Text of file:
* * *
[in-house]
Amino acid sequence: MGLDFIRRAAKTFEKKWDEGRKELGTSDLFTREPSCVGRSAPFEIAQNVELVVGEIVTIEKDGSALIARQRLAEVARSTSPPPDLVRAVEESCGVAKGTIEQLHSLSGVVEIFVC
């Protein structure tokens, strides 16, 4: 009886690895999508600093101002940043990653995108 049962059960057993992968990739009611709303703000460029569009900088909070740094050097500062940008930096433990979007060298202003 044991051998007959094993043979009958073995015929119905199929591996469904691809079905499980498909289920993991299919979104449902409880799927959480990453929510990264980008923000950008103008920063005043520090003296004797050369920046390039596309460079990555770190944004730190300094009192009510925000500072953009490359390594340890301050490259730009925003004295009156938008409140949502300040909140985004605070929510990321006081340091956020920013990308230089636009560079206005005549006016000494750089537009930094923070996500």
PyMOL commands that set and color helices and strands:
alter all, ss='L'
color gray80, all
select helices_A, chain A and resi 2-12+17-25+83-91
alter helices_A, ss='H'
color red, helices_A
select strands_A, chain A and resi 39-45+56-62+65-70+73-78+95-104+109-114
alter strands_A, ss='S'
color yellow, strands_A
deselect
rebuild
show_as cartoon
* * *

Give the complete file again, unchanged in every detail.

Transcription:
[in-house]
Amino acid sequence: MGLDFIRRAAKTFEKKWDEGRKELGTSDLFTREPSCVGRSAPFEIAQNVELVVGEIVTIEKDGSALIARQRLAEVARSTSPPPDLVRAVEESCGVAKGTIEQLHSLSGVVEIFVC
């Protein structure tokens, strides 16, 4: 009886690895999508600093101002940043990653995108 049962059960057993992968990739009611709303703000460029569009900088909070740094050097500062940008930096433990979007060298202003 044991051998007959094993043979009958073995015929119905199929591996469904691809079905499980498909289920993991299919979104449902409880799927959480990453929510990264980008923000950008103008920063005043520090003296004797050369920046390039596309460079990555770190944004730190300094009192009510925000500072953009490359390594340890301050490259730009925003004295009156938008409140949502300040909140985004605070929510990321006081340091956020920013990308230089636009560079206005005549006016000494750089537009930094923070996500």
PyMOL commands that set and color helices and strands:
alter all, ss='L'
color gray80, all
select helices_A, chain A and resi 2-12+17-25+83-91
alter helices_A, ss='H'
color red, helices_A
select strands_A, chain A and resi 39-45+56-62+65-70+73-78+95-104+109-114
alter strands_A, ss='S'
color yellow, strands_A
deselect
rebuild
show_as cartoon